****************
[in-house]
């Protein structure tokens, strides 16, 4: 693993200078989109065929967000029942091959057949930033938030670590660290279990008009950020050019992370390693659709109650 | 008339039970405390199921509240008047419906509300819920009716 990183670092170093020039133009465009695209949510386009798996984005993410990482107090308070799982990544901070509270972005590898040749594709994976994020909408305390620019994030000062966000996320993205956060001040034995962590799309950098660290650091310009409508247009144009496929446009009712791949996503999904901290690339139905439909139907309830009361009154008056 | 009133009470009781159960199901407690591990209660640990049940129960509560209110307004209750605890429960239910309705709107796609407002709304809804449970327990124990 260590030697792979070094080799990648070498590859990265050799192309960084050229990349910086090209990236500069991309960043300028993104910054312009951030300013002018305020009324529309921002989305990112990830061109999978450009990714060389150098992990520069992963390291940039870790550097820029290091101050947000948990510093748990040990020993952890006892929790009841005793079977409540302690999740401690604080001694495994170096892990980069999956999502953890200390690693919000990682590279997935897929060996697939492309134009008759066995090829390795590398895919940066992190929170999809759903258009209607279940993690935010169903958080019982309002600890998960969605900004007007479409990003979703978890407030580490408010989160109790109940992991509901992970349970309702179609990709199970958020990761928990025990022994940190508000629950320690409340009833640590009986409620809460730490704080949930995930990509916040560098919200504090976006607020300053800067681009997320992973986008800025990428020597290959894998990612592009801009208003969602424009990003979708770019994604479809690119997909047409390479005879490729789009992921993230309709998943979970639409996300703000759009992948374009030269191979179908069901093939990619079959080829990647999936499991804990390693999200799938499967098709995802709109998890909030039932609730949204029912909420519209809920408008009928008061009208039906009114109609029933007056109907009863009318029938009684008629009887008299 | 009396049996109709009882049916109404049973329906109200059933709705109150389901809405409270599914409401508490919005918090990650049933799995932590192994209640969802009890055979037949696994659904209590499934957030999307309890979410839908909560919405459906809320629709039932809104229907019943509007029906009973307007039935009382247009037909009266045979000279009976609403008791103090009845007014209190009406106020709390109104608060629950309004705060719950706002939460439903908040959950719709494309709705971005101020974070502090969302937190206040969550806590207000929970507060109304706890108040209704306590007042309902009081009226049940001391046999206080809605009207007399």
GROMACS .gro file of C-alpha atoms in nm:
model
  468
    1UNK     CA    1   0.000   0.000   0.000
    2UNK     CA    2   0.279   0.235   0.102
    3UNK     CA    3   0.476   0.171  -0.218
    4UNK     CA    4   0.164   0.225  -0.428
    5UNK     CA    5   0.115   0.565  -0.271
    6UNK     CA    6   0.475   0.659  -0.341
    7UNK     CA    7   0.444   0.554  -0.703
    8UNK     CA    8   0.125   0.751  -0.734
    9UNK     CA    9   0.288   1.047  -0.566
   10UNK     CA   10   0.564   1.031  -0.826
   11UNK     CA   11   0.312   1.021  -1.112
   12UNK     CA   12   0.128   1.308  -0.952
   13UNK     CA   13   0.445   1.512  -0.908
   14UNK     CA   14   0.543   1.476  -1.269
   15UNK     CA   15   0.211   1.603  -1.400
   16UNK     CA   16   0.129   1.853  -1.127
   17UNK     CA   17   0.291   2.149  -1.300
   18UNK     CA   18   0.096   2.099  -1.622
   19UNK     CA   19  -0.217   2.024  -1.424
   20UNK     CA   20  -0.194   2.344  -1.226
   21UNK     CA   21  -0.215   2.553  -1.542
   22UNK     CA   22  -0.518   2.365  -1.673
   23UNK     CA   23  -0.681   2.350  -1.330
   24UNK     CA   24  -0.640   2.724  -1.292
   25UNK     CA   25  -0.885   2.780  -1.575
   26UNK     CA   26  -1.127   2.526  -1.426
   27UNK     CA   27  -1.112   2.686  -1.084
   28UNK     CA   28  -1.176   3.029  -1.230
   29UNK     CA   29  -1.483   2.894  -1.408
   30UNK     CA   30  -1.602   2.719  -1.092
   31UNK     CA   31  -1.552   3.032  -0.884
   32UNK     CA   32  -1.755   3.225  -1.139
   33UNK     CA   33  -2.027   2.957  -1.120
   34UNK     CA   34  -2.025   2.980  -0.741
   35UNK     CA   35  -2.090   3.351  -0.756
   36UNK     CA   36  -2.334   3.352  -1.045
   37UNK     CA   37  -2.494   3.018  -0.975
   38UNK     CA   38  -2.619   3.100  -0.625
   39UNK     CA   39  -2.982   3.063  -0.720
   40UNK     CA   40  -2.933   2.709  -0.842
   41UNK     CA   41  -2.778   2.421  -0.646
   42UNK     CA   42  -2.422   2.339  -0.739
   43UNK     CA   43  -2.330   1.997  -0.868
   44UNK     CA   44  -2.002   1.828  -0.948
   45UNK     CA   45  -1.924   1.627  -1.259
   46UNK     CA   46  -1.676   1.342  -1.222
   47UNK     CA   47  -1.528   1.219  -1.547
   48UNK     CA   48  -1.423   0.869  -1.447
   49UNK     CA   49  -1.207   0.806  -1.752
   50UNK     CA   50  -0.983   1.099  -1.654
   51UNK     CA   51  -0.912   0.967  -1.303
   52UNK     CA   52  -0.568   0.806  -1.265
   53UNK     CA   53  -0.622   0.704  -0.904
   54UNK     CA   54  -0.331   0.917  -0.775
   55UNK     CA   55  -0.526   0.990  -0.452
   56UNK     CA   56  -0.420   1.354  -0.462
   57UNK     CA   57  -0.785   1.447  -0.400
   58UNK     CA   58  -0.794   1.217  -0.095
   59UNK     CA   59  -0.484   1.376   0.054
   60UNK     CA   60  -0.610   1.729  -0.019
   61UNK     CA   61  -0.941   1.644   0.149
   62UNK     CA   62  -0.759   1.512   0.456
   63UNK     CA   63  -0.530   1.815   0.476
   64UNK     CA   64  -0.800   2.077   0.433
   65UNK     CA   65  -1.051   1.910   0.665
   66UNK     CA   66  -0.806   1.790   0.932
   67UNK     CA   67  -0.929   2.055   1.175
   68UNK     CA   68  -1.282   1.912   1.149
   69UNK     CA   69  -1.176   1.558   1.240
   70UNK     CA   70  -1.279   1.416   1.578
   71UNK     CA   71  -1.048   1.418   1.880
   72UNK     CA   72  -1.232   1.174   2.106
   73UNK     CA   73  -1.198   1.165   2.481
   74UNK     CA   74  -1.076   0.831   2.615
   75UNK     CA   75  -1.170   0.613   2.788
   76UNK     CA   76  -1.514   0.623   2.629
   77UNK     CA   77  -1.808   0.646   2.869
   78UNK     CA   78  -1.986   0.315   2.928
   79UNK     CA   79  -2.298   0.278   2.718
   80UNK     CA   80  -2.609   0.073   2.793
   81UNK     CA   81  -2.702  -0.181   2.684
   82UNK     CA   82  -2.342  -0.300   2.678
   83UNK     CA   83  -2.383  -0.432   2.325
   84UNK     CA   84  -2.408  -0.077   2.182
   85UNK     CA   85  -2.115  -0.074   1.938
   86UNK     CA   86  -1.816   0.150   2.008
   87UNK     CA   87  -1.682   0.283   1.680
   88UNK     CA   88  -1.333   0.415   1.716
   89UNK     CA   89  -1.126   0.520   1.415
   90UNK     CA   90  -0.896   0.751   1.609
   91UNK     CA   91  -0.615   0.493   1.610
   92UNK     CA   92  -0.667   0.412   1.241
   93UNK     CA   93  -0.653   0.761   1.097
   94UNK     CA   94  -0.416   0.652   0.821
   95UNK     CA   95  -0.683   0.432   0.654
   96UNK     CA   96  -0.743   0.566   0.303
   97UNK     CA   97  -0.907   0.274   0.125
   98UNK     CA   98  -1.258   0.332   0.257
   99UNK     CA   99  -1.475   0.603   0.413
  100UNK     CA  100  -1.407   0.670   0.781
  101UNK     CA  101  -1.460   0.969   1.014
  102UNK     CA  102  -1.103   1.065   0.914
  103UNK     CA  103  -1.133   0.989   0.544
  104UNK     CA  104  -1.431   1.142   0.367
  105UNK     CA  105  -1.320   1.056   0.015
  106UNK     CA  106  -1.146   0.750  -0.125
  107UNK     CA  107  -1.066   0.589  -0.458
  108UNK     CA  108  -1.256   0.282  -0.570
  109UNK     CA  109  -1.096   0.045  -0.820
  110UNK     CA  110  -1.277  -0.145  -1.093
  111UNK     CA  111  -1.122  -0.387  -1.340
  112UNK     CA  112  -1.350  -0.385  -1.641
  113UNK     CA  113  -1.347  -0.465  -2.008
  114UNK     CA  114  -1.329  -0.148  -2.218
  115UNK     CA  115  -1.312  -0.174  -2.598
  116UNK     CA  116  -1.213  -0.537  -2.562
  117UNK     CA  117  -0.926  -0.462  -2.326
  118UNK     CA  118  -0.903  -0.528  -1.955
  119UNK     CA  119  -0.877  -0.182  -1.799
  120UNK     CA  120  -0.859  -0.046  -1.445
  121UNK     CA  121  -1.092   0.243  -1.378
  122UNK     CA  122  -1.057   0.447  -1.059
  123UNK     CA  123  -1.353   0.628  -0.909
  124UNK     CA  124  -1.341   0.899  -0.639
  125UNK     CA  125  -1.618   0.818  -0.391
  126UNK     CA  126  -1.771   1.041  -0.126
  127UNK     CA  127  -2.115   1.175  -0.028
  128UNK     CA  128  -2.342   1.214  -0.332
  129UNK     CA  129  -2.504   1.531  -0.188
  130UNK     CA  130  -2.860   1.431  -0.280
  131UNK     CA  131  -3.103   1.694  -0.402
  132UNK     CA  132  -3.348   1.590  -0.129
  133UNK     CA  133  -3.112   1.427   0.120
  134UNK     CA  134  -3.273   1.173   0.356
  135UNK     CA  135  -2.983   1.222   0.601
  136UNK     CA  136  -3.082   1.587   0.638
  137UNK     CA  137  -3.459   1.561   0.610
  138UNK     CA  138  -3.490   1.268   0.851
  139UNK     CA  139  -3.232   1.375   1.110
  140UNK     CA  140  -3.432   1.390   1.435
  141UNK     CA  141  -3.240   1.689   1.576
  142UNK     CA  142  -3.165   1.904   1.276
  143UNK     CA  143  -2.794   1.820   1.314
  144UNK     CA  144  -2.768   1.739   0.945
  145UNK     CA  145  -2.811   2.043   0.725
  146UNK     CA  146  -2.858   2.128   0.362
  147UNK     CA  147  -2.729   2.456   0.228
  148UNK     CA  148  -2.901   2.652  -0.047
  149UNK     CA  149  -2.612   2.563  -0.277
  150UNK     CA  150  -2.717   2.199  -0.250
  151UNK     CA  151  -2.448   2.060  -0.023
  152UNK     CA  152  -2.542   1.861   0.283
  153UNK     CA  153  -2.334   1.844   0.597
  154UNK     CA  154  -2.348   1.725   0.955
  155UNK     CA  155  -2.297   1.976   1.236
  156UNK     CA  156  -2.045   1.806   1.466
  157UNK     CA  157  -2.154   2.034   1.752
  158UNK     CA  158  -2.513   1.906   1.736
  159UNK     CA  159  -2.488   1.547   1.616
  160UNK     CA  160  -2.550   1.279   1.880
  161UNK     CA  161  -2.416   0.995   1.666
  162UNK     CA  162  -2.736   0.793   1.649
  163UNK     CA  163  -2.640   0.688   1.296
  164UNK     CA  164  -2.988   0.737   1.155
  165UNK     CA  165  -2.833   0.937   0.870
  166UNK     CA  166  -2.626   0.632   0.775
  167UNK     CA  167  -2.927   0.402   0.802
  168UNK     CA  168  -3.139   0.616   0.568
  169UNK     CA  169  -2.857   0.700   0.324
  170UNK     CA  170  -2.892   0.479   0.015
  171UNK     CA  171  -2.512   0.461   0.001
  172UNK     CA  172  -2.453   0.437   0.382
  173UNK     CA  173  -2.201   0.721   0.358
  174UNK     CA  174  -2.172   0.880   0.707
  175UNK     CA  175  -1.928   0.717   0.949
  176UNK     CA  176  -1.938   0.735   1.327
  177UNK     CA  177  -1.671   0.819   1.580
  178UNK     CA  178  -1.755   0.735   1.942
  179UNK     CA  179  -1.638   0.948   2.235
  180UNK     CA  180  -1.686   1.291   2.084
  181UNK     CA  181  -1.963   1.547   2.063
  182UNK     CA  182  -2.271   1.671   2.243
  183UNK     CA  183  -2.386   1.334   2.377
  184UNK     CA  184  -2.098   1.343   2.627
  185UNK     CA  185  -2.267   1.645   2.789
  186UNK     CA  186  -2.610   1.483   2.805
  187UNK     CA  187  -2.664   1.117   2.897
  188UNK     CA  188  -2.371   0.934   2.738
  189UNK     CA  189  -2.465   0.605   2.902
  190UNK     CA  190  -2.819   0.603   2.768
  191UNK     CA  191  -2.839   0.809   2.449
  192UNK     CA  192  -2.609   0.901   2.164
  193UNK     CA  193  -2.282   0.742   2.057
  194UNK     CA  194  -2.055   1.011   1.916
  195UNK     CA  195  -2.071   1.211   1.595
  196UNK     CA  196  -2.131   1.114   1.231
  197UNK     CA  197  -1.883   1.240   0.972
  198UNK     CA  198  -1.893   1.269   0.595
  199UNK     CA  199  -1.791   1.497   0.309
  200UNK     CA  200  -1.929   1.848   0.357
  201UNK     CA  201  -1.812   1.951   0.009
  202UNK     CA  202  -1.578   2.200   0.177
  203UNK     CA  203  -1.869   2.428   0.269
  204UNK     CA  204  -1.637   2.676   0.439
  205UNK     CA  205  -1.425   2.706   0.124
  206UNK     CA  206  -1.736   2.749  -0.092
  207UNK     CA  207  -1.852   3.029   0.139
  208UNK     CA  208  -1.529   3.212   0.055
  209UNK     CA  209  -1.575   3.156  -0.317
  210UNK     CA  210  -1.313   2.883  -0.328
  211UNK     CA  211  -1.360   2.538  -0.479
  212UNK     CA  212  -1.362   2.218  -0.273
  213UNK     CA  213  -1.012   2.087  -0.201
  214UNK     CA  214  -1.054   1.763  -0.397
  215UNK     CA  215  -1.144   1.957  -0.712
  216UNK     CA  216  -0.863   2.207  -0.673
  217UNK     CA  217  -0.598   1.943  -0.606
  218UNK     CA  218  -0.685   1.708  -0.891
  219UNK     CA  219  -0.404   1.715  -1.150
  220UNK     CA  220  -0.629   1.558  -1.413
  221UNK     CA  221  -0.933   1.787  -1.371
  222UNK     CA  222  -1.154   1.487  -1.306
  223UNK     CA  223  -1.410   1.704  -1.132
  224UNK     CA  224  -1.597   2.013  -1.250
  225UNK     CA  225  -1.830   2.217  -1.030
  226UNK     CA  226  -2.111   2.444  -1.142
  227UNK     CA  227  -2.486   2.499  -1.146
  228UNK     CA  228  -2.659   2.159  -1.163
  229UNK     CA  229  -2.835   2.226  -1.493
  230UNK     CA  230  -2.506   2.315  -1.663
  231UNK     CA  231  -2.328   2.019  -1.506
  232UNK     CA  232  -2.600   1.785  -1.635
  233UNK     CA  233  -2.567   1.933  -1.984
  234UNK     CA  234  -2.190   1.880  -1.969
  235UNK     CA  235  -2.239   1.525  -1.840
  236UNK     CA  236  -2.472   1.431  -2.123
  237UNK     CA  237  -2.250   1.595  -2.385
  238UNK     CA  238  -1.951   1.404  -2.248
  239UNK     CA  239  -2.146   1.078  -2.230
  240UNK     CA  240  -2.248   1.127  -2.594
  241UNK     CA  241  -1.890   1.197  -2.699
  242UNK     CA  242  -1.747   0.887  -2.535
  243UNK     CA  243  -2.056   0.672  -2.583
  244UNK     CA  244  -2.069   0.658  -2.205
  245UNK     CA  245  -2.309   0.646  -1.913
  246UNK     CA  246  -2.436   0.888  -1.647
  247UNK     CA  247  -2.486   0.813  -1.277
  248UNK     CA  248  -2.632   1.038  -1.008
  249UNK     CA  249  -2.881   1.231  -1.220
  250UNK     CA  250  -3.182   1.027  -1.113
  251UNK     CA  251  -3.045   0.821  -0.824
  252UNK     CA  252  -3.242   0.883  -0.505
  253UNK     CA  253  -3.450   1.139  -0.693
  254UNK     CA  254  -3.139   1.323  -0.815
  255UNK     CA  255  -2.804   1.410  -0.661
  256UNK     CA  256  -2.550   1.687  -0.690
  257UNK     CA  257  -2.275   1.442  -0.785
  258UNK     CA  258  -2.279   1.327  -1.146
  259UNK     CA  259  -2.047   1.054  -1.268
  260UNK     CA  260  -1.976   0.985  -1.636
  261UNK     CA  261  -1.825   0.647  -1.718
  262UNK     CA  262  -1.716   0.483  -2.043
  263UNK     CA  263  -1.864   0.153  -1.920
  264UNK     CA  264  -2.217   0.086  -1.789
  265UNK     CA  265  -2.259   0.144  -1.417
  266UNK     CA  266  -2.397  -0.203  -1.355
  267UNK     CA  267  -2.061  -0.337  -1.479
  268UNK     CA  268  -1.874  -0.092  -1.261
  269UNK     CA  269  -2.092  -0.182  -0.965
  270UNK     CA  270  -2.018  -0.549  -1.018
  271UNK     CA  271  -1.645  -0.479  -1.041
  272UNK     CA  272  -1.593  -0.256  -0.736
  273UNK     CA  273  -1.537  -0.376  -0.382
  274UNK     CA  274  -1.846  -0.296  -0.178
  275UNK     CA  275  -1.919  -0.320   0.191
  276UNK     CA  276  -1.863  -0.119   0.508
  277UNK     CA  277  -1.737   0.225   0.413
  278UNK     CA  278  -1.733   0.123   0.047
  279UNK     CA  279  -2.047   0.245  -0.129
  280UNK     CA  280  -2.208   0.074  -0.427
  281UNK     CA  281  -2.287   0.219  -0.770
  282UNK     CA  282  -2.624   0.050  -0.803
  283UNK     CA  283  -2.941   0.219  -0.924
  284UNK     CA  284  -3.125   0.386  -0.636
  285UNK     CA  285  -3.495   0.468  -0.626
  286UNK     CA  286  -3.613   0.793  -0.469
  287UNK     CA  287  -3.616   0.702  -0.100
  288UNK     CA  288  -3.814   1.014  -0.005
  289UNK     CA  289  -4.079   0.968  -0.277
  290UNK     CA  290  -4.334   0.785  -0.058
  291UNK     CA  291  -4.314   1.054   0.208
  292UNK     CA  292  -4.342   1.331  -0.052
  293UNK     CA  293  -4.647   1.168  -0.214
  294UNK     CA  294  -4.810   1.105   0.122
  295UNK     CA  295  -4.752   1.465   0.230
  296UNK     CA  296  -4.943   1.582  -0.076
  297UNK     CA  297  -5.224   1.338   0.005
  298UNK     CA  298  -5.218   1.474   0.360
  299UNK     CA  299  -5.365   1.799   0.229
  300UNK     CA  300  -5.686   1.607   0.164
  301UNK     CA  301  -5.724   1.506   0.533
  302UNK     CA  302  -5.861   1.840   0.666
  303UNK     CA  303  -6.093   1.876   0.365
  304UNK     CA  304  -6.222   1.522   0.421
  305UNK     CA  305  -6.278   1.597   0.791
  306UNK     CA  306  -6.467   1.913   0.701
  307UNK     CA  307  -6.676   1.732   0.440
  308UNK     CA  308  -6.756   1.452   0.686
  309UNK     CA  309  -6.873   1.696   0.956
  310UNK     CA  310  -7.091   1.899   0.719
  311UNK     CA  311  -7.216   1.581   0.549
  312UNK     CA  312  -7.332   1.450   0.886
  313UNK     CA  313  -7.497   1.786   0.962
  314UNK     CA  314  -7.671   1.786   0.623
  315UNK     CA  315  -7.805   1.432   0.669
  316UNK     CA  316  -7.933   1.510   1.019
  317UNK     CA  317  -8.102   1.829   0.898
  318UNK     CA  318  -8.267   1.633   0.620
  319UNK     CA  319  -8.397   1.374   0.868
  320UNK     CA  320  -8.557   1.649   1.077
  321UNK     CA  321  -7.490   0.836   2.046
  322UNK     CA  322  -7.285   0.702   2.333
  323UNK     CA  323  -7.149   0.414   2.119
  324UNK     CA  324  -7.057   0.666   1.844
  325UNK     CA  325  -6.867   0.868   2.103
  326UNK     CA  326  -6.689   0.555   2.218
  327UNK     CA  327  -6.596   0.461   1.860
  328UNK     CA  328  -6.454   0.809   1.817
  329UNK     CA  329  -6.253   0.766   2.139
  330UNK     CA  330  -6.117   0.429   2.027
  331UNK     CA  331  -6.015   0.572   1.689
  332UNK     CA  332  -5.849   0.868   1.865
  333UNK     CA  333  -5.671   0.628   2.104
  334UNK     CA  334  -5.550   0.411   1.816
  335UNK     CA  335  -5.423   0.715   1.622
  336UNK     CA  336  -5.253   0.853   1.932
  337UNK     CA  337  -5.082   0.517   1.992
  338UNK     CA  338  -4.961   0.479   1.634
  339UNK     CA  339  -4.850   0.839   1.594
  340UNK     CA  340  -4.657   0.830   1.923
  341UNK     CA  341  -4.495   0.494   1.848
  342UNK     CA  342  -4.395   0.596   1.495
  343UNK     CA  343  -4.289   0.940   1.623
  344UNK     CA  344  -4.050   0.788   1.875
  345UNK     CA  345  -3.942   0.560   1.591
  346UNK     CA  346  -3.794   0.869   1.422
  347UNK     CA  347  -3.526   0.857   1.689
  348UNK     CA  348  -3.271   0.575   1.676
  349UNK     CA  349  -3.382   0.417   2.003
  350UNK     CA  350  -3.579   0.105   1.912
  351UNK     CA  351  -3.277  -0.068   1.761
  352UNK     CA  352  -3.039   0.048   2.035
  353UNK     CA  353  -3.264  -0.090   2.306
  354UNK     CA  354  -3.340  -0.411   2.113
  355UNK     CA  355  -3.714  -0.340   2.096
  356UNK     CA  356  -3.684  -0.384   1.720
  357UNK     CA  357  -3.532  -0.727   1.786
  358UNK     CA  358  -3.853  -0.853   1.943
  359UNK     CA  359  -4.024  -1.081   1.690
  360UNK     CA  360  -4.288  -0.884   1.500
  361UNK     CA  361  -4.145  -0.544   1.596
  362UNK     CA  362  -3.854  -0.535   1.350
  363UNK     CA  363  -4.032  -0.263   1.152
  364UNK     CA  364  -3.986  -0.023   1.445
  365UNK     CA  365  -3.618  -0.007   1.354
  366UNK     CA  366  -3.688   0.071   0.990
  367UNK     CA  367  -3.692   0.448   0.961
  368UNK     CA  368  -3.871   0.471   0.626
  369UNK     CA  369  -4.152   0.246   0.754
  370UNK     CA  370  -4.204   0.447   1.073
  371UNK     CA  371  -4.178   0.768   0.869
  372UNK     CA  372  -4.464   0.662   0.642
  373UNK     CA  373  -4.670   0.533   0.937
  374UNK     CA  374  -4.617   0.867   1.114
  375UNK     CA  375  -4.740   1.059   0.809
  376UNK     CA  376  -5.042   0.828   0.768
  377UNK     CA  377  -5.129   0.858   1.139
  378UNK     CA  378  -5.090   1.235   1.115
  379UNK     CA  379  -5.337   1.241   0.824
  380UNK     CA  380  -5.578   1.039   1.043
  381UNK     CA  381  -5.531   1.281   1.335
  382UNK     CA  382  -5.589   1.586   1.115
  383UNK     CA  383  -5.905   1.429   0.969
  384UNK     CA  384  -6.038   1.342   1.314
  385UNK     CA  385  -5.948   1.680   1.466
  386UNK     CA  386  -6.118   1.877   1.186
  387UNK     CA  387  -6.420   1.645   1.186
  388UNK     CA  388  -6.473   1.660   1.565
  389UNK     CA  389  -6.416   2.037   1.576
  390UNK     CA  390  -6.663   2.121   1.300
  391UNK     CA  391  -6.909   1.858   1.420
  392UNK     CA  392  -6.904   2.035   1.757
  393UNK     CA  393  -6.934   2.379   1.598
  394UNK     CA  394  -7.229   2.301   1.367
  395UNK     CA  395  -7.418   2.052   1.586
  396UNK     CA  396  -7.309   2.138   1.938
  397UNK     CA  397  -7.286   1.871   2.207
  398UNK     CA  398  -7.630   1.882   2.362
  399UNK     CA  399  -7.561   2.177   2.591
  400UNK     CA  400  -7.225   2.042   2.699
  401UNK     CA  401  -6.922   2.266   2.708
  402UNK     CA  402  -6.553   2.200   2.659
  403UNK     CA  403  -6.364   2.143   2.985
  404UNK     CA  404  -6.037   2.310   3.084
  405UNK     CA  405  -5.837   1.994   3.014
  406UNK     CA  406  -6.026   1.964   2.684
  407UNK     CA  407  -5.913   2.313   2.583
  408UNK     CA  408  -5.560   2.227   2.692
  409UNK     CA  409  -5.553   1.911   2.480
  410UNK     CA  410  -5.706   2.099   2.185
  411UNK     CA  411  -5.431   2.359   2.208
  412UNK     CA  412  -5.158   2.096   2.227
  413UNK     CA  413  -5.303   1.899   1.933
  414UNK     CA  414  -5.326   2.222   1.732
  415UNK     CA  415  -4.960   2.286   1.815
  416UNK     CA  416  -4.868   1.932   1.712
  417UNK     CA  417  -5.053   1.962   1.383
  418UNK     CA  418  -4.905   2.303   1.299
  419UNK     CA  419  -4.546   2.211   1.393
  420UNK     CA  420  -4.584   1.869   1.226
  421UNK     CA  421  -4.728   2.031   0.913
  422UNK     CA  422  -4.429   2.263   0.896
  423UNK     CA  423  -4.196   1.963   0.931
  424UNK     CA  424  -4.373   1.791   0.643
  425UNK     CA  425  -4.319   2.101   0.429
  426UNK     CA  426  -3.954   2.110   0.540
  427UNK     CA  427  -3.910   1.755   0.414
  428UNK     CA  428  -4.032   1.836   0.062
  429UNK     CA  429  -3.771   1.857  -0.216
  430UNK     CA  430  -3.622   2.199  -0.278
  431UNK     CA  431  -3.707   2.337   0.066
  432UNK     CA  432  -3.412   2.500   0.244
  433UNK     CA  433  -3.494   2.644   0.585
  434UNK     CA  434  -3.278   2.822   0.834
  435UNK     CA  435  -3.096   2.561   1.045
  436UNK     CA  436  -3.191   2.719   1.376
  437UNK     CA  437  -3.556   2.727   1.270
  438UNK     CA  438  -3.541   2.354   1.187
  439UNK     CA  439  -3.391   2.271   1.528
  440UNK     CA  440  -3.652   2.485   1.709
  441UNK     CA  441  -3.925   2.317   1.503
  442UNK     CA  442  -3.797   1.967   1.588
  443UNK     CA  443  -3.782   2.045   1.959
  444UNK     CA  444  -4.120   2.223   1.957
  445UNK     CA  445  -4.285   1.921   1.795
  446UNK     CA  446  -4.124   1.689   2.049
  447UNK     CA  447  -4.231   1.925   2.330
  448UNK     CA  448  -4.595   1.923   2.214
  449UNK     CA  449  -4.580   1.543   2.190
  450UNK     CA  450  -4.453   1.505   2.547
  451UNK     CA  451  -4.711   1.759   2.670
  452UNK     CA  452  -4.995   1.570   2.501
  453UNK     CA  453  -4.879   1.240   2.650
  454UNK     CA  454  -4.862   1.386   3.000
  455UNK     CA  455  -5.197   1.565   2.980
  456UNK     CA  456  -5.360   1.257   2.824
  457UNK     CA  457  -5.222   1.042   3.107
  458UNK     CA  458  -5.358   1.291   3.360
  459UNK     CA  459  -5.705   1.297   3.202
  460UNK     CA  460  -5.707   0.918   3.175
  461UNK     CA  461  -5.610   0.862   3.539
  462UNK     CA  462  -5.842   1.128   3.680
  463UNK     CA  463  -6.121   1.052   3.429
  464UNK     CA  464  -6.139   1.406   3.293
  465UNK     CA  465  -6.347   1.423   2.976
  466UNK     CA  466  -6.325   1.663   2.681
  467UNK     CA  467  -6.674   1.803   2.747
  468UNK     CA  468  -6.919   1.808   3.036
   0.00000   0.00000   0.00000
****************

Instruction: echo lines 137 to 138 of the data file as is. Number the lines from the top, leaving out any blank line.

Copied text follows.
  132UNK     CA  132  -3.348   1.590  -0.129
  133UNK     CA  133  -3.112   1.427   0.120